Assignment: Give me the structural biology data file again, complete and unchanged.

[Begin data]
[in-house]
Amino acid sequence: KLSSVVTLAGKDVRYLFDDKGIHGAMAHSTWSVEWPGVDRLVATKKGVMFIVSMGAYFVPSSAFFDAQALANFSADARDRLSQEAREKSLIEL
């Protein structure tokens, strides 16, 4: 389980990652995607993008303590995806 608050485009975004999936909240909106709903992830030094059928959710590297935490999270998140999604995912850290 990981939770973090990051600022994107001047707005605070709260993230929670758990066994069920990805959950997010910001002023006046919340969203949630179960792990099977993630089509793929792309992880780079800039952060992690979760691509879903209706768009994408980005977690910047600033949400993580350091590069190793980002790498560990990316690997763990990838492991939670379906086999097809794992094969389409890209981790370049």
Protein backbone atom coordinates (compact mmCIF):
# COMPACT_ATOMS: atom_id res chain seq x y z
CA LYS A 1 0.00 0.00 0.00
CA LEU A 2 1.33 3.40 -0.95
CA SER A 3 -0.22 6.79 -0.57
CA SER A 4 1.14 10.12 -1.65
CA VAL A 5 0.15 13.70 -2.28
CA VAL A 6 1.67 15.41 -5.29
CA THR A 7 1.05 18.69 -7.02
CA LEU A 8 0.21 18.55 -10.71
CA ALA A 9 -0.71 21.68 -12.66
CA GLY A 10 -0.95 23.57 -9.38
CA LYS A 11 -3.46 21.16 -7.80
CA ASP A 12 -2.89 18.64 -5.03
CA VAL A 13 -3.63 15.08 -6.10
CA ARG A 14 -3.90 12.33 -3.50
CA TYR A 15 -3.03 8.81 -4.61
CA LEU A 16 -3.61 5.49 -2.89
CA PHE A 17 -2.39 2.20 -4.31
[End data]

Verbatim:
[in-house]
Amino acid sequence: KLSSVVTLAGKDVRYLFDDKGIHGAMAHSTWSVEWPGVDRLVATKKGVMFIVSMGAYFVPSSAFFDAQALANFSADARDRLSQEAREKSLIEL
């Protein structure tokens, strides 16, 4: 389980990652995607993008303590995806 608050485009975004999936909240909106709903992830030094059928959710590297935490999270998140999604995912850290 990981939770973090990051600022994107001047707005605070709260993230929670758990066994069920990805959950997010910001002023006046919340969203949630179960792990099977993630089509793929792309992880780079800039952060992690979760691509879903209706768009994408980005977690910047600033949400993580350091590069190793980002790498560990990316690997763990990838492991939670379906086999097809794992094969389409890209981790370049």
Protein backbone atom coordinates (compact mmCIF):
# COMPACT_ATOMS: atom_id res chain seq x y z
CA LYS A 1 0.00 0.00 0.00
CA LEU A 2 1.33 3.40 -0.95
CA SER A 3 -0.22 6.79 -0.57
CA SER A 4 1.14 10.12 -1.65
CA VAL A 5 0.15 13.70 -2.28
CA VAL A 6 1.67 15.41 -5.29
CA THR A 7 1.05 18.69 -7.02
CA LEU A 8 0.21 18.55 -10.71
CA ALA A 9 -0.71 21.68 -12.66
CA GLY A 10 -0.95 23.57 -9.38
CA LYS A 11 -3.46 21.16 -7.80
CA ASP A 12 -2.89 18.64 -5.03
CA VAL A 13 -3.63 15.08 -6.10
CA ARG A 14 -3.90 12.33 -3.50
CA TYR A 15 -3.03 8.81 -4.61
CA LEU A 16 -3.61 5.49 -2.89
CA PHE A 17 -2.39 2.20 -4.31